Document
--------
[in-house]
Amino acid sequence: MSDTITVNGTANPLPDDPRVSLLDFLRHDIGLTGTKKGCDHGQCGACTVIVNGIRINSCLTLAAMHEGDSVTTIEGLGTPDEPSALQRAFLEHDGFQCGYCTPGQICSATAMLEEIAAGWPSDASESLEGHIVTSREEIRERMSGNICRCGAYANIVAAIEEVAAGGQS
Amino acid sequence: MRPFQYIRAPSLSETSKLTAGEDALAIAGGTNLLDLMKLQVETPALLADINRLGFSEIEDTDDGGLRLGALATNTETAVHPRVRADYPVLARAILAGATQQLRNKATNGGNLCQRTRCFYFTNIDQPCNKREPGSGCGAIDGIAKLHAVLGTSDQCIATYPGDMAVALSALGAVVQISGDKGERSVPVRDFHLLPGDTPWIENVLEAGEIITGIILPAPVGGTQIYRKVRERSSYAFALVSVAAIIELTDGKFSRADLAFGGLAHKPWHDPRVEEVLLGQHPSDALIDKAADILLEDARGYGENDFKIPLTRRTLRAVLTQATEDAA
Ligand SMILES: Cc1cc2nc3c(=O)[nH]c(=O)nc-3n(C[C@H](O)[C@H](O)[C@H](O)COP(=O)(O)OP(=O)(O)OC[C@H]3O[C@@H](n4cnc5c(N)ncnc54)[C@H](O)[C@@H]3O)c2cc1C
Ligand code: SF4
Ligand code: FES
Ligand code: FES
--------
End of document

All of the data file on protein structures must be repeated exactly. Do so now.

[in-house]
Amino acid sequence: MSDTITVNGTANPLPDDPRVSLLDFLRHDIGLTGTKKGCDHGQCGACTVIVNGIRINSCLTLAAMHEGDSVTTIEGLGTPDEPSALQRAFLEHDGFQCGYCTPGQICSATAMLEEIAAGWPSDASESLEGHIVTSREEIRERMSGNICRCGAYANIVAAIEEVAAGGQS
Amino acid sequence: MRPFQYIRAPSLSETSKLTAGEDALAIAGGTNLLDLMKLQVETPALLADINRLGFSEIEDTDDGGLRLGALATNTETAVHPRVRADYPVLARAILAGATQQLRNKATNGGNLCQRTRCFYFTNIDQPCNKREPGSGCGAIDGIAKLHAVLGTSDQCIATYPGDMAVALSALGAVVQISGDKGERSVPVRDFHLLPGDTPWIENVLEAGEIITGIILPAPVGGTQIYRKVRERSSYAFALVSVAAIIELTDGKFSRADLAFGGLAHKPWHDPRVEEVLLGQHPSDALIDKAADILLEDARGYGENDFKIPLTRRTLRAVLTQATEDAA
Ligand SMILES: Cc1cc2nc3c(=O)[nH]c(=O)nc-3n(C[C@H](O)[C@H](O)[C@H](O)COP(=O)(O)OP(=O)(O)OC[C@H]3O[C@@H](n4cnc5c(N)ncnc54)[C@H](O)[C@@H]3O)c2cc1C
Ligand code: SF4
Ligand code: FES
Ligand code: FES